Olson was arrested on August 12, 1981. The following year, he pleaded guilty and was handed down eleven life sentences for each of his victims. But what outraged many people was a bargain he struck with law enforcement. In return for payment of (Canadian) $100,000 to his wife and son, Olson offered to show police where all the bodies were buried.

Parents of eight of the children were so horrified by this arrangement with the provincial authorities that they sued for the money as compensation. One member of parliament said that giving in to Olson’s financial demand “set up a kind of criminal entrepreneurship as a substitute for police investigation”.

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Reaction of the Canadian public to Olson

Olson’s crimes removed the veneer of liberality one associates with Canada. Predictably, there were calls for the death penalty to be implemented. As one incensed letter writer expressed it: “We could have reinstated the death penalty. In cold blood we could have hired an official to hang Olson by the neck. Our actions would have been as brutal and senseless as Olson’s.”

The last people to be executed in Canada were in 1962. Unlike the United States, the country resisted a return to using the death penalty in the 1970s and 1980s and it was definitively abolished in 1999. As the clamour to hang Olson grew, journalist Paul McKeague warned Canadians off the death penalty in The Windsor Star on May 7, 1987:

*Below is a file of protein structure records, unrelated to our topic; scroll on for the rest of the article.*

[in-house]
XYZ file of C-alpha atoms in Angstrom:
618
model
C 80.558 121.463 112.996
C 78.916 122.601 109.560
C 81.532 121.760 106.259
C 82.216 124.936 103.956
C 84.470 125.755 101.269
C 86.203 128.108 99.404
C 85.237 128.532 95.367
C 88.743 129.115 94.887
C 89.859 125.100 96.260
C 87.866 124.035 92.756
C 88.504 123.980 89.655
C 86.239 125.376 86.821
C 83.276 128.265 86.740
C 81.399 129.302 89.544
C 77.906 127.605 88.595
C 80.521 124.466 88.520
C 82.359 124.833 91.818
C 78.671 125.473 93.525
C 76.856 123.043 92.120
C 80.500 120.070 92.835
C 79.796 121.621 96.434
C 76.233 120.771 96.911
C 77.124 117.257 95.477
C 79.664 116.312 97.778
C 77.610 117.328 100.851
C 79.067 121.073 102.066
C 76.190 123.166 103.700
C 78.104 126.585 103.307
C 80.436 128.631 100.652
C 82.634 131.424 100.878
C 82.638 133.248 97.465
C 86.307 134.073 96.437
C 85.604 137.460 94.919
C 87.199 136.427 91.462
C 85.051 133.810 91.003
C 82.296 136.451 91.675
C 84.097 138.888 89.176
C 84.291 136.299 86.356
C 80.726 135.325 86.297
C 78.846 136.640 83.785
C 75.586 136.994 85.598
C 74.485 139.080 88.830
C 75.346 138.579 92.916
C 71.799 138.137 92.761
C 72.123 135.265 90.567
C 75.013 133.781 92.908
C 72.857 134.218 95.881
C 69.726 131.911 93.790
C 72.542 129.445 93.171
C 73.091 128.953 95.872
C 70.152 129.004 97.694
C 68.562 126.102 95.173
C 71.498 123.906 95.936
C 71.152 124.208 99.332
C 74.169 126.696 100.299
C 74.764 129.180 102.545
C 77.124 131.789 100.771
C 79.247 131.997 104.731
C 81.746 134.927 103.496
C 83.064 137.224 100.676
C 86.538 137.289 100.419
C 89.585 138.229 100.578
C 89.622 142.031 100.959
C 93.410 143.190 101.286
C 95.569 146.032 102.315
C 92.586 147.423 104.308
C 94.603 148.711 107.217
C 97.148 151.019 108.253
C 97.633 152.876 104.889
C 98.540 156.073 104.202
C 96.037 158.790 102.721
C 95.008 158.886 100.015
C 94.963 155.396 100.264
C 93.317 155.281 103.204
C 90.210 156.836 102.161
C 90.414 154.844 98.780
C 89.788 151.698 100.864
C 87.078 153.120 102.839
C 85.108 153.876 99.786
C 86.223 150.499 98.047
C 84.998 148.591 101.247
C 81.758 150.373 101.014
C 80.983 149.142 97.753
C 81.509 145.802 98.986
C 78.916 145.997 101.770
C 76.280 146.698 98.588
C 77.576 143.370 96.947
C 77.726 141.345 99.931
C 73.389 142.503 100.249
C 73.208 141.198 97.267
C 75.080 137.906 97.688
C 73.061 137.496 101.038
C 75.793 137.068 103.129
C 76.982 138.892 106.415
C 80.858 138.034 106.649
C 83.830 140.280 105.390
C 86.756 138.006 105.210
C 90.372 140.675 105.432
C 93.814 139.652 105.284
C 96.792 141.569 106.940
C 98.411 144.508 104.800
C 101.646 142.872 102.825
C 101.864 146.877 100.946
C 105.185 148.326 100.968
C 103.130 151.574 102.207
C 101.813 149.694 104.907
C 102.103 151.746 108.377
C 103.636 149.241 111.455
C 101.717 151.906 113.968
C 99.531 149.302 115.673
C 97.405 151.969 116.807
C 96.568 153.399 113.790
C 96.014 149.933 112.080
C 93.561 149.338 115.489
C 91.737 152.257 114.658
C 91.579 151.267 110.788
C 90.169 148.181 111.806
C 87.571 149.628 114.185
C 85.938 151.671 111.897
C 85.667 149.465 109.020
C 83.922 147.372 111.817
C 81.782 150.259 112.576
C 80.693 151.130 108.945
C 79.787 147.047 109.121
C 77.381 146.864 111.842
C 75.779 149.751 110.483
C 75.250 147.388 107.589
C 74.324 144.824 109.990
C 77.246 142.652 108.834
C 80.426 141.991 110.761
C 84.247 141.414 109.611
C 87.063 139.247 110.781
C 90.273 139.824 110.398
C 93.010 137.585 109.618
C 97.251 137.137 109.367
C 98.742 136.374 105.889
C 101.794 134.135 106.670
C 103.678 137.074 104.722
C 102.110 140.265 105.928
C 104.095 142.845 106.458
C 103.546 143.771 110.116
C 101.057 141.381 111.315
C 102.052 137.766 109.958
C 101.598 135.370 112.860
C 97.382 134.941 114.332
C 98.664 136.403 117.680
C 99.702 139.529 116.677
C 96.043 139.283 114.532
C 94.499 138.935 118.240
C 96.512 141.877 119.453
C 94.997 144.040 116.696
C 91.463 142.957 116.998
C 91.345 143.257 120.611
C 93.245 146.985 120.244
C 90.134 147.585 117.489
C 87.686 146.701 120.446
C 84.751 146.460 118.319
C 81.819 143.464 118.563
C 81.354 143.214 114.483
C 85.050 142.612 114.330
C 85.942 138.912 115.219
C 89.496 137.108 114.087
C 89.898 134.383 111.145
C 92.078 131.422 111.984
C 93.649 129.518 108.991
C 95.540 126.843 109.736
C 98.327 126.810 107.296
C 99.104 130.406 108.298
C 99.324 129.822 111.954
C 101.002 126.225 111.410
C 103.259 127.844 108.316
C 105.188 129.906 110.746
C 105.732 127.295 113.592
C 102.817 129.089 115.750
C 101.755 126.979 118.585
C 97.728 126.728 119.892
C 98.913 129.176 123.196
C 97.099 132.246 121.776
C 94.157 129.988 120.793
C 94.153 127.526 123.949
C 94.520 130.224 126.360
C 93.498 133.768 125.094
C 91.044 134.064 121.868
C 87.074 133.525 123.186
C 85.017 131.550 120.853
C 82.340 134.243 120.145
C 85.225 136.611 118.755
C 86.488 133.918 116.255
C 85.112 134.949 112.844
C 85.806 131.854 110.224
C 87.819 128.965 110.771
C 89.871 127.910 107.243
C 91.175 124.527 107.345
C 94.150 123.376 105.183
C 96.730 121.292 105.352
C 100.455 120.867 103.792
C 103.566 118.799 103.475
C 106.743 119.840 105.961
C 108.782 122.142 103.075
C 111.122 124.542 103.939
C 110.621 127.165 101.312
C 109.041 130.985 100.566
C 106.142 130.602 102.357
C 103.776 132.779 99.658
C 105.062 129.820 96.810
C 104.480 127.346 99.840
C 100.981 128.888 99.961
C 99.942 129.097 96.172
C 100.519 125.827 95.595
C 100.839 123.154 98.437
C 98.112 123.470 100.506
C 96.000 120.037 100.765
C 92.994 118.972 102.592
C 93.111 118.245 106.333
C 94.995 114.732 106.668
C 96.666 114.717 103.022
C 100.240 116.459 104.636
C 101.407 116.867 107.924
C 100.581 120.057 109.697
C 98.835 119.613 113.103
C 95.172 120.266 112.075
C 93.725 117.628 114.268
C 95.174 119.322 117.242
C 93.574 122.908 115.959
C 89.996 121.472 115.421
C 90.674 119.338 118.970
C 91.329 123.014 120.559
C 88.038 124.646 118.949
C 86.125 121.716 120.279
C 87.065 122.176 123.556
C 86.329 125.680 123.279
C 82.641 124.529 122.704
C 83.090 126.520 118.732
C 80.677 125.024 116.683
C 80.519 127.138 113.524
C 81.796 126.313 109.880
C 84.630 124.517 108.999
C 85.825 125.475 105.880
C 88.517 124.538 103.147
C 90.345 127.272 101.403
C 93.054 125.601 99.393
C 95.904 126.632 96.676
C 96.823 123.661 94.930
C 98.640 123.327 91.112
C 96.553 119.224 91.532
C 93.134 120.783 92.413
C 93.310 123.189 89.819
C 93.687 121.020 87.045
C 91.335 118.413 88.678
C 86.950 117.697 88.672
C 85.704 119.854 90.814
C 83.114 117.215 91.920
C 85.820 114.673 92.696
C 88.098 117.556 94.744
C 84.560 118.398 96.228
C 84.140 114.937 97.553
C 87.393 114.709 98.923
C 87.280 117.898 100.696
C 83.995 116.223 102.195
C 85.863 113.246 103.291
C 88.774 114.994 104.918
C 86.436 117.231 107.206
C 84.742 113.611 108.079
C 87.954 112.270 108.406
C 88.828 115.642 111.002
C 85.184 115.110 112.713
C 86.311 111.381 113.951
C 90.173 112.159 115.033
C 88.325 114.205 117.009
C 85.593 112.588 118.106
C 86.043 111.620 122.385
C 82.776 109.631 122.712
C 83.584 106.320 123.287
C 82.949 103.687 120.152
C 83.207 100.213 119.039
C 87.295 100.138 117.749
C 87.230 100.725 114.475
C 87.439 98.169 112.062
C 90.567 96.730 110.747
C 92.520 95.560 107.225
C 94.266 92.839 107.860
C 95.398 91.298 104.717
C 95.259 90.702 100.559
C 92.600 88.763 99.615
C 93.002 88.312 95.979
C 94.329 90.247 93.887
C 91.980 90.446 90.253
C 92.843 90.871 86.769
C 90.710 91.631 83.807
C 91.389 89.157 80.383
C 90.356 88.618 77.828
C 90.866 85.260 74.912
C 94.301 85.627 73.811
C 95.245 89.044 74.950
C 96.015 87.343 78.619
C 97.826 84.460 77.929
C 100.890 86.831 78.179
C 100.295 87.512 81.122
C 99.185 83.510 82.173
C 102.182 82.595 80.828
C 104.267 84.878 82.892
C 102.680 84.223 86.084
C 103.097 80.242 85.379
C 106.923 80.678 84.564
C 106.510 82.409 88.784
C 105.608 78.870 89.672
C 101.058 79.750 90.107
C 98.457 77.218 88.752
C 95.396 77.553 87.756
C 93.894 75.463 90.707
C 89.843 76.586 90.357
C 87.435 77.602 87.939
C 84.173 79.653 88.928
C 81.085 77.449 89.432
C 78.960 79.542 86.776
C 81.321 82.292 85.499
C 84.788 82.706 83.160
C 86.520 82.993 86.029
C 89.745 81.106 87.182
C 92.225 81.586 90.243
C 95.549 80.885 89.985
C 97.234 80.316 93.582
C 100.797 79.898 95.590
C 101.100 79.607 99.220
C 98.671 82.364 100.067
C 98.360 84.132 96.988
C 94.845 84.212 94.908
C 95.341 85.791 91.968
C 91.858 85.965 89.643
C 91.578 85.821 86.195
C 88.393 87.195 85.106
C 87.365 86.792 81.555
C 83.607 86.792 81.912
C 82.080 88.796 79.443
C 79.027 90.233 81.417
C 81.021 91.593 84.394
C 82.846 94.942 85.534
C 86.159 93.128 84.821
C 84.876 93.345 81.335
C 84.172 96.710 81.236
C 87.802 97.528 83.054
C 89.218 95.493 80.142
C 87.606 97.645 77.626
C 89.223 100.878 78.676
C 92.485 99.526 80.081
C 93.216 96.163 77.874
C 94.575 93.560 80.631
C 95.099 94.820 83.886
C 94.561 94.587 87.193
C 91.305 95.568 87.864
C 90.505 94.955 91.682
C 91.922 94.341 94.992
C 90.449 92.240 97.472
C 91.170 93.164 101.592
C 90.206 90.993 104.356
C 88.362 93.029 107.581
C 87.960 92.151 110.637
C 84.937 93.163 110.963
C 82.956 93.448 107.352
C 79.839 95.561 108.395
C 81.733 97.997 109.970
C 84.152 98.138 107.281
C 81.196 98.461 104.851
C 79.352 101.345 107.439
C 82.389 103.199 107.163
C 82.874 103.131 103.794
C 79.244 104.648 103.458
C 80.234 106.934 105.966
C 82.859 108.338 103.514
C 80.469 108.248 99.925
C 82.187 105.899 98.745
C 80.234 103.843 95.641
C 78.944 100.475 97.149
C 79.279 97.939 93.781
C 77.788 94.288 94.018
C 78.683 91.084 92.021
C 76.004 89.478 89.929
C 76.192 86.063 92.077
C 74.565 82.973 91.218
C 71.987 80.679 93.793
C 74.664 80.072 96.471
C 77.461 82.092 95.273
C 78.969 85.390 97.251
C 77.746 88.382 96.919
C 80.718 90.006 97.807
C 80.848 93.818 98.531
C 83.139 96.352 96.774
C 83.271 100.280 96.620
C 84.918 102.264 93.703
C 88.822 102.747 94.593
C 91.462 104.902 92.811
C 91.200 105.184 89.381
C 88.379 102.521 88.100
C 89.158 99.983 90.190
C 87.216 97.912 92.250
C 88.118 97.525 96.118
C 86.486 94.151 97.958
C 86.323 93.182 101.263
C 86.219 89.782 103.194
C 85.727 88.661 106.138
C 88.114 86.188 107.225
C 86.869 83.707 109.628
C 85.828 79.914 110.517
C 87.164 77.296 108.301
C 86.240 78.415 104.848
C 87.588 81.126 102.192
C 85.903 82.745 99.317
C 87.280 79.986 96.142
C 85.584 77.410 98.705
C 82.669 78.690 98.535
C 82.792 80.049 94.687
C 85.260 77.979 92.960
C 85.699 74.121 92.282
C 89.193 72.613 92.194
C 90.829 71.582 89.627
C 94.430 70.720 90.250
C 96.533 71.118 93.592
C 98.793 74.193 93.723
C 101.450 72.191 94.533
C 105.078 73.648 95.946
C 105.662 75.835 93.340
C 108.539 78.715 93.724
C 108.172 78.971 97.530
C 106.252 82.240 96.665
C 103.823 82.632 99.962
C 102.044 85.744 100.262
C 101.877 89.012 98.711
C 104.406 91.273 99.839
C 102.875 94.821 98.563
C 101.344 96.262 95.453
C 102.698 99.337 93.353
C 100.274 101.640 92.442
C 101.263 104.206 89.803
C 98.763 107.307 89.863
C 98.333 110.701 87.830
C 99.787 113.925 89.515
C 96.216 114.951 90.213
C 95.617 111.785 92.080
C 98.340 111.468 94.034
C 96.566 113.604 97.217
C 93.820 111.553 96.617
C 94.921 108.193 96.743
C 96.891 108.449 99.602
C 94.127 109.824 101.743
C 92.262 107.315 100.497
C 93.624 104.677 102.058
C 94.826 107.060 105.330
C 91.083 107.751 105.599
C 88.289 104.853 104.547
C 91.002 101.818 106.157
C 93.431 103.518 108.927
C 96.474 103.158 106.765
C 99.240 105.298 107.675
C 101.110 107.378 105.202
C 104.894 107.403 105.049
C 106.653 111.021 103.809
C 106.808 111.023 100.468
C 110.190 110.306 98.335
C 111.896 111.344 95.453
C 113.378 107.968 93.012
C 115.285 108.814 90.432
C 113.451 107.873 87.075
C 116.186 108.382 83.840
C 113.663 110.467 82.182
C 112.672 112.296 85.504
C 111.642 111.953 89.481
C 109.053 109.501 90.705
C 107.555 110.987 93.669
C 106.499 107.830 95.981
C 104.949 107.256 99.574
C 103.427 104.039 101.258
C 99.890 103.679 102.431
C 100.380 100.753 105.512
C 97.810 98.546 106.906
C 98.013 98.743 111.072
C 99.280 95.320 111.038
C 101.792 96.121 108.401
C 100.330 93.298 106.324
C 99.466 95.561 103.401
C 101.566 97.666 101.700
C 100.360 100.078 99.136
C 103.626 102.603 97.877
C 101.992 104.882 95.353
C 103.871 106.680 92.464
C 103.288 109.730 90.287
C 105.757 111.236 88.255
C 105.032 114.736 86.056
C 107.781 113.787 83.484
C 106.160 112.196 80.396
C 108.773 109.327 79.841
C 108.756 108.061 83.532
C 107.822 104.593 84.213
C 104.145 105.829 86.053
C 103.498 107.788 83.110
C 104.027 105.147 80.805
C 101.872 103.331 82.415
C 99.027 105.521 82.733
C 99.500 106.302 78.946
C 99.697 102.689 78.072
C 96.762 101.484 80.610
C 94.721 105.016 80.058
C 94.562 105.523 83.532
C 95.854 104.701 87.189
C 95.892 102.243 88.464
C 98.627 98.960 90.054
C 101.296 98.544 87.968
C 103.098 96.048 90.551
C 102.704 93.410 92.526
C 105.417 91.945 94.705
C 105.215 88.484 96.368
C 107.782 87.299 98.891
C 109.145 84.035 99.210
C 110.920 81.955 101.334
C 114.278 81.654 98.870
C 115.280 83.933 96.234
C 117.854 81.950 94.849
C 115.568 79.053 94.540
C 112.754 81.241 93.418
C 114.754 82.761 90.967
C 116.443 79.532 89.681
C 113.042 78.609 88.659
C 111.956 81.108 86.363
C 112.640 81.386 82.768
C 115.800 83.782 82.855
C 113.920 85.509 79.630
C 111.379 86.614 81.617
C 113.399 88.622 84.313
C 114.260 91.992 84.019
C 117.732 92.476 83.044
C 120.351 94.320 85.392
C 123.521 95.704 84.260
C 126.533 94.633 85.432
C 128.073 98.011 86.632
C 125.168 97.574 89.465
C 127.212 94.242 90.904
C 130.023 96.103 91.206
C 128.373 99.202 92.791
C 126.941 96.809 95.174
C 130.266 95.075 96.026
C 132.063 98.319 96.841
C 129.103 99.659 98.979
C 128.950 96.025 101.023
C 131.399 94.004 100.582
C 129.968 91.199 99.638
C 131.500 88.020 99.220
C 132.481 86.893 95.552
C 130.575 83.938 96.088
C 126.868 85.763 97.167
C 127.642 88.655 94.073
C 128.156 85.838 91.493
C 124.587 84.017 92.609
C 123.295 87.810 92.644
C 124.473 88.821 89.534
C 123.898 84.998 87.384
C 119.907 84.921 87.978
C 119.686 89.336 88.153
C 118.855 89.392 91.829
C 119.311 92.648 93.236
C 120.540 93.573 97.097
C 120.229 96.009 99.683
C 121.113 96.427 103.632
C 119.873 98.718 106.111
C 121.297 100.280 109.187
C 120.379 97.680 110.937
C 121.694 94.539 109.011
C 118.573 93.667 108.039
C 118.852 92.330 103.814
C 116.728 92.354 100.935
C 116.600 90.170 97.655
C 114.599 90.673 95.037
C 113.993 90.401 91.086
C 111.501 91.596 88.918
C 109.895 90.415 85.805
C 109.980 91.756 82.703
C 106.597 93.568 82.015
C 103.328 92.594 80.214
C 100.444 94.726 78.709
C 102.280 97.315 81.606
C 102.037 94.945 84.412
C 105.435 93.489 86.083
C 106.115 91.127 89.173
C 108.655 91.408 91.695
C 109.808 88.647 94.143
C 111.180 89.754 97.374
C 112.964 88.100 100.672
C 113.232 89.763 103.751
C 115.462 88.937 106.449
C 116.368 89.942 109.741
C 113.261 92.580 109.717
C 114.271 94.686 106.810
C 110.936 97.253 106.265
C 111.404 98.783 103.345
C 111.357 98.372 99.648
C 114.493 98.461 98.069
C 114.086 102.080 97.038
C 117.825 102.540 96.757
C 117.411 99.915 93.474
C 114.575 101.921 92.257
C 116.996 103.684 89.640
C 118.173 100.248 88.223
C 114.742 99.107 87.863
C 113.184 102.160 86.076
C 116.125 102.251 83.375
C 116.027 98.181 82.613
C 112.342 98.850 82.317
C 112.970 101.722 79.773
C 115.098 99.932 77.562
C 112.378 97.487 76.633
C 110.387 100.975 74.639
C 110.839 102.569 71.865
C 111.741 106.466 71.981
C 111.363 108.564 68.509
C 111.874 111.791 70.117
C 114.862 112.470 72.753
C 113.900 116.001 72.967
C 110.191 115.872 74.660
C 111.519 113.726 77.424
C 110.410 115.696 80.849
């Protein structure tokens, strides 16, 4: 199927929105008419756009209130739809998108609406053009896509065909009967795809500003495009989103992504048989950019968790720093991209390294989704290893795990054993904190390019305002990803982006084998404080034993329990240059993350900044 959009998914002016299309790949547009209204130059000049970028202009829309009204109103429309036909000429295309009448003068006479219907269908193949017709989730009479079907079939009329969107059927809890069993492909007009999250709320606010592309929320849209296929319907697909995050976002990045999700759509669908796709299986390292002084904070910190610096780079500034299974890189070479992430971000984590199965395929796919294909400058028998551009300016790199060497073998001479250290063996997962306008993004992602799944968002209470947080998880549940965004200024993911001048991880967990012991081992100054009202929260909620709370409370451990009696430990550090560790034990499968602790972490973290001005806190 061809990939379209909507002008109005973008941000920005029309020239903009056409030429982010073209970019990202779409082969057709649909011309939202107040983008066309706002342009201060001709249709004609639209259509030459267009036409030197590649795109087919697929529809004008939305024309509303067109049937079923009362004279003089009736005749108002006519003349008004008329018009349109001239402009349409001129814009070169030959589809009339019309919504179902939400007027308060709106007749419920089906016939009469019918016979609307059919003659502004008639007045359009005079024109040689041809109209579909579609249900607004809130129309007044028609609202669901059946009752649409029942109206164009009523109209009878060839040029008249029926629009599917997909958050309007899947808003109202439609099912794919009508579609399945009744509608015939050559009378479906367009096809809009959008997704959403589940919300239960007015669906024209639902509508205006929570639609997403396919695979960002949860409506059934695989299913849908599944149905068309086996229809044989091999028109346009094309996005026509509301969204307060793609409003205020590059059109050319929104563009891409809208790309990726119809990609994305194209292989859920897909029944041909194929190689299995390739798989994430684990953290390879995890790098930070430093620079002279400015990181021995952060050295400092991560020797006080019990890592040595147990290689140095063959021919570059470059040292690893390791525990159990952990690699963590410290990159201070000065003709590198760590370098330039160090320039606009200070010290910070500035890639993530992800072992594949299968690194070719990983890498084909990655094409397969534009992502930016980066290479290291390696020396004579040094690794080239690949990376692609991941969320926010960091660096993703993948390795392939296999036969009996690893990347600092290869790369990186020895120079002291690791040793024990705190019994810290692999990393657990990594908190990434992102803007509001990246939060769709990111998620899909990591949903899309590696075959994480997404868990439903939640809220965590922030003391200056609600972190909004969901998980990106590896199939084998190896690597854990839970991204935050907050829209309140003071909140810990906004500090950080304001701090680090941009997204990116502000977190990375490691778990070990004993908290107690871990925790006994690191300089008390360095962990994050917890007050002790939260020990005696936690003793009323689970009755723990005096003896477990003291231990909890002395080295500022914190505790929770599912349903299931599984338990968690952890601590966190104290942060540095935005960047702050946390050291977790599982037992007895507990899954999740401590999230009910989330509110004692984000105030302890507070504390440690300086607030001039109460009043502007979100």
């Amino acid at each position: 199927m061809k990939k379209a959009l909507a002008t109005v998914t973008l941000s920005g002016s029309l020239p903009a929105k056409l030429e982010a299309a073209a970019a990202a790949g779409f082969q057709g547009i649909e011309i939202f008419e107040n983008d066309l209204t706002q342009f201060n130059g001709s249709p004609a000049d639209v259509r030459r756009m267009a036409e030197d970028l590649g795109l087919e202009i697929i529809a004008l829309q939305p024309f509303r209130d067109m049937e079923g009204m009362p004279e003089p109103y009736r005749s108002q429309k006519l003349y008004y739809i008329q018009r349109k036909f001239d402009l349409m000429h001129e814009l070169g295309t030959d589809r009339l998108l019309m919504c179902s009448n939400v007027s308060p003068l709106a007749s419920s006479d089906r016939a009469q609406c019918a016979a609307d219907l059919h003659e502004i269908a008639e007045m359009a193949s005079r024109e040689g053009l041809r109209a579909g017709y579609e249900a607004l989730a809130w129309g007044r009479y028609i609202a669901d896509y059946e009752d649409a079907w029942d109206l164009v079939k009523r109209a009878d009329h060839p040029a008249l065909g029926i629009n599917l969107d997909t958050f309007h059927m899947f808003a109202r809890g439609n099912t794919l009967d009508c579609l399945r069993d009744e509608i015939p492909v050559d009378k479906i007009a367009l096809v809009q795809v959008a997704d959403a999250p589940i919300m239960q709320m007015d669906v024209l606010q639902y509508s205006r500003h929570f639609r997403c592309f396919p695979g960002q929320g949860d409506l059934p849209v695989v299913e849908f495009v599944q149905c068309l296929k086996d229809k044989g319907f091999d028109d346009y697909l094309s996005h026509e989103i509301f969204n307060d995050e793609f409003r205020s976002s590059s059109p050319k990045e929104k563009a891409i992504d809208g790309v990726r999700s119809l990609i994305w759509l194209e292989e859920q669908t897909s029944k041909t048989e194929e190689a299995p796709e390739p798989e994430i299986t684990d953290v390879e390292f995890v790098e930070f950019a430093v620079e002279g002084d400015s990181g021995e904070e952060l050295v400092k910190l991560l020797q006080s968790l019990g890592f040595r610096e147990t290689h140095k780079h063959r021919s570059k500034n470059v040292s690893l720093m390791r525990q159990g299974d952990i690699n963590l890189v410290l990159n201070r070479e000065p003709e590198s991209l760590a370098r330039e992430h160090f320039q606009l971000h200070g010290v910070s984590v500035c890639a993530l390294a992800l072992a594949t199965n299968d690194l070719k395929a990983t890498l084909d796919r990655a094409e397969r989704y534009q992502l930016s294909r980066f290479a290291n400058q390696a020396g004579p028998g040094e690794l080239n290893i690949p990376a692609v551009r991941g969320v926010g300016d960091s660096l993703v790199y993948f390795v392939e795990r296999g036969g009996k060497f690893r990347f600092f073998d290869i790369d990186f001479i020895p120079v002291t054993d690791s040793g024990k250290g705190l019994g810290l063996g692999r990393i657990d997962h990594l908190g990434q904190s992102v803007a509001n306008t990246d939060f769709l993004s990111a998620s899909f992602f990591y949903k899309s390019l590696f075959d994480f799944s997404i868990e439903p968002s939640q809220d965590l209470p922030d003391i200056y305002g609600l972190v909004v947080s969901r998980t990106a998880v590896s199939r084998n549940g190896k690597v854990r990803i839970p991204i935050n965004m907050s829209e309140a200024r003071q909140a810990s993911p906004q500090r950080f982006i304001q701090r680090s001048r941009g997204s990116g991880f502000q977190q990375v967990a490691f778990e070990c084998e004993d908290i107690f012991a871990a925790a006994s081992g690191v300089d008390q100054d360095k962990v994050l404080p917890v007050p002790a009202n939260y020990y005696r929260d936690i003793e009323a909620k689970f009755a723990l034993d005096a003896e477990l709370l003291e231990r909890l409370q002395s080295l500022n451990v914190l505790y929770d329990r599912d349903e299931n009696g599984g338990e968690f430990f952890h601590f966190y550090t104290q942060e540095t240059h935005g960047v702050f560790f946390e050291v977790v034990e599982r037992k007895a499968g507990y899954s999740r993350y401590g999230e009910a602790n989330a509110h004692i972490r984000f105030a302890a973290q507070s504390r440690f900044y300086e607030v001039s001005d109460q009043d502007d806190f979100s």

“It’s not easy belonging to the minority of Canadians who oppose capital punishment…instead of living obscurely in prison, murderers like Olson will become heroes if capital punishment is reinstated…Clifford Olson, of course, will disagree with me. An adept executioner himself, he is not offended by capital punishment. In 1984 he wrote to newspapers saying he wanted to be executed by lethal injection, rather than spend the rest of his days in prison”.

Olson died in prison in 2011. There was never any hint of contrition but plenty of anger. From his cell, the Canadian serial killer wrote letters to the parents of his victims goading them with details of what he had done. Olson also mailed pornography to Canadian members of parliament.

Cancer finally felled Olson on September 30, 2011 bringing to an end the appalling life of the self-proclaimed “Beast of British Columbia”.